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New York Times SXSW story on 'The Beaver' Includes PM’s Social Action Campaign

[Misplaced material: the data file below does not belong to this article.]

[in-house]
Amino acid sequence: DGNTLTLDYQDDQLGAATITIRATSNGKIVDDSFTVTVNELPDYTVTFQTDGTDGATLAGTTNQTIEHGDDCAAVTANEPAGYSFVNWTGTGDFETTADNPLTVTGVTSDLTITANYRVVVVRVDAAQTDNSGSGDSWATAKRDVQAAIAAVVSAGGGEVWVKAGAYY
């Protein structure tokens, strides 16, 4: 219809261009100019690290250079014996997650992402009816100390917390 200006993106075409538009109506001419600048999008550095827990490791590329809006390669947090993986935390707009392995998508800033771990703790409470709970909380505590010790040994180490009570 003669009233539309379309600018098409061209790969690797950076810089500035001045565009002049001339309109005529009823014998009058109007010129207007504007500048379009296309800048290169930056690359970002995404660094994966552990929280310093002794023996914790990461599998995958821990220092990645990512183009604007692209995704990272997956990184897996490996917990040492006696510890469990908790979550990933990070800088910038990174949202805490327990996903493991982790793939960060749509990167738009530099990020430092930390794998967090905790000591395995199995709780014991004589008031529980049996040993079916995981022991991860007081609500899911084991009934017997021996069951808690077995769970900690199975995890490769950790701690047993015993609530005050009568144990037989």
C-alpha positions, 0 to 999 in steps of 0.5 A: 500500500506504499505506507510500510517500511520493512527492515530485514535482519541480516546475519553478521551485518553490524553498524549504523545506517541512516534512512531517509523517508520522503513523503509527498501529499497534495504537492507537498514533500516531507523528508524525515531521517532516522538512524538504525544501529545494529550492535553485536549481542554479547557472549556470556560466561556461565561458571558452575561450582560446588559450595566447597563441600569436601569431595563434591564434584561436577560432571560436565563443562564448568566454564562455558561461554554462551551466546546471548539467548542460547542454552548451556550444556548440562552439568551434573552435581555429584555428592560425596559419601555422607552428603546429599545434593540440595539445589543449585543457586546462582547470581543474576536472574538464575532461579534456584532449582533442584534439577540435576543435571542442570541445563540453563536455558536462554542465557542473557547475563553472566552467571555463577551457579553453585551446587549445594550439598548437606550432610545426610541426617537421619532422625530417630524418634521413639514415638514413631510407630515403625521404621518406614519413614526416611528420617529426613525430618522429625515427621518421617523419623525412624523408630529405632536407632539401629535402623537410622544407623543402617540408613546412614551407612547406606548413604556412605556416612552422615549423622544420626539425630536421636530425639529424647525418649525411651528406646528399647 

When Art Imitates an Actor’s Troubled Life The New York Times   By MICHAEL CIEPLY AUSTIN, Tex. — At least Jodie Foster seems to get how tough it will be for some to watch her new movie, “The Beaver,” which features amputation, mental illness and Mel Gibson, all in one swoop.   “You’re all still here; I think it’s a good sign,” said Ms. Foster, as she peered through sunglasses at the crowd of 1,200 that had just watched the film’s debut on Wednesday night at the South by Southwest festival here.   On the stage earlier Ms. Foster had called the film “probably the biggest struggle of my professional career.”   She referred both to its subject — hopeless depression and a man who struggles through it with the help of a beaver hand puppet — and to the turmoil surrounding its lead actor, Mel Gibson.   “All sorts of things that were beyond our control” served as Ms. Foster’s summary phrase for Mr. Gibson’s legal woes and public relations debacles, which helped bump the movie to an awkward release date, May 6, just as the blockbuster season gets going.   “The Beaver” probably will show first in fewer than a dozen cities, Robert G. Friedman, the chief executive of Summit Entertainment, the film’s distributor, said at a cocktail party before Wednesday’s premiere. To get a wider viewing the film must then fight its way past more typical summer fare like “Thor” from Paramount Pictures and “Pirates of the Caribbean: On Stranger Tides” from Walt Disney.   But as Ms. Foster said, the crowd was still there as the movie ended at the grand old Paramount Theater. The mostly young festivalgoers applauded warmly but grilled her a little about how she expected to promote a movie that she had set up with an apt warning: “This is not a comedy.”   The film, which had been closely held until Wednesday, delivers considerably more shock value than its widely parodied trailer implies. (One parody substitutes street talk from Samuel L. Jackson every time Mr. Gibson’s beaver opens its mouth.)   And the biggest shock comes from an uncomfortably close congruence between the film’s troubled lead character, a toy executive and failed family man named Walter Black, and Mr. Gibson, who pleaded no contest last Friday to a misdemeanor battering charge. Even that turns out to have an echo in the film.   In court last week it was clear that Mr. Gibson — whose movie career may or may not be intact after a cast rebellion shut him out of even a bit part in “The Hangover Part II” — had crossed into a new kind of stardom. An O. J. Simpson-size gaggle of reporters and broadcast vans turned out in Los Angeles to watch him side-step a jail term.   He’ll do a year if he violates probation, the judge warned Mr. Gibson, who looked chastened and bewildered — very much like Walter Black in the film.   By Hollywood’s standards, the direct financial stakes around “The Beaver” are not large. Backed by both Summit and Participant Media, the film was shot on a budget that has been reported at about $20 million.   For Mr. Gibson, however, the movie may decide the future of an acting career that has accounted for more than $2 billion in domestic ticket sales, according to figures compiled by Boxofficemojo.com   Ms. Foster worked with Mr. Gibson on “Maverick,” which was shot in 1993, and she has repeatedly described him as a friend. When she asked him to star in “The Beaver,” which was mostly shot in 2009, he had already been shunned by others in Hollywood after an anti-Semitic rant during a drunk driving arrest in 2006. As she was finishing the film this year, his career took another nose dive with the public release of recordings in which he appeared to make obscene and racist threats toward his ex-girlfriend, Oksana Grigorieva, whom he was convicted of battering last week.   But Ms. Foster is loyal, and a trouper.   She had on sunglasses, she told audience members on Wednesday, to spare them a look into eyes that were haunted by near exhaustion and the after-effects of a streplike infection. “Every one of you would become a vampire or throw up” from looking too closely, said Ms. Foster, who had flown in from Paris, where she is working in Roman Polanski’s next film, “Carnage.” (Mr. Polanski, of course, has had his own troubles with the law.)   At the age of 48 Ms. Foster has performed in more than 40 films, and has now directed three, including “Home for the Holidays,” which took in just $17 million when it was released in 1995, and “Little Man Tate,” which did a bit better, with $25 million in ticket sales in 1991.   When she rocked the film world with her performance as an under-age prostitute in “Taxi Driver,” Ms. Foster was just 13. It was already her fifth film. She has since won two acting Oscars for “The Accused” and “The Silence of the Lambs,” struggled with self-described depression and made a determined run at getting her directing career on track.   Still, it may take more than show business grit to turn “The Beaver” into anything more than an oddity — one of those pictures that is noted, like Mr. Polanski’s “Ghost Writer,” mostly for its whiff of notoriety. (“The Ghost Writer” was finished as Mr. Polanski was under arrest in Switzerland and fighting extradition over a decades-old sex-crime case in California.)   At the prescreening cocktail session Summit executives said they were counting on critics and cineastes to honor the film as an ambitious and ultimately uplifting treatment of an extremely difficult subject. Participant Media, meanwhile, is using a social outreach apparatus, takepart.com/thebeaver, honed on issue-oriented movies like “Waiting for Superman” and “The Informant!” to reach for viewers among groups that are involved with mental health.   In an interview on Thursday morning Ms. Foster spoke of her decision to stand by Mr. Gibson, saying that while his personal life was more public than most people’s, “I don’t actually think his troubles are as unusual as you might think.”   She said that his presence changed the movie somewhat; for example, the character of the Beaver became darker and gruffer.   “He’s the first person I thought of” in casting Walter Black, she said. “He has a very, very rare quality to have lightness, to maintain charm but still go to a darker place.”   Mr. Gibson, she said, probably could not have done justice to his role in what is being described as a redemption story if he had not taken his own dive off the deep end.   A report in The Austin Chronicle, which noted that the film’s writer, Kyle Killen, the executive producer of the “Lone Star” series, is from Austin, compared the film to “Harvey.” That would be the 1950 film in which James Stewart, nominated for an Oscar in the role, had an invisible friend who happened to be a six-foot rabbit.   Ms. Foster said she would settle for comparisons to “Being There,” “The World According to Garp” or “American Beauty” — all singular films that are hard to categorize. “It’s a little bit uncharted waters,” she said.   http://www.nytimes.com/2011/03/18/movies/jodie-foster-talks-about-the-beaver-and-mel-gibson.html?_r=1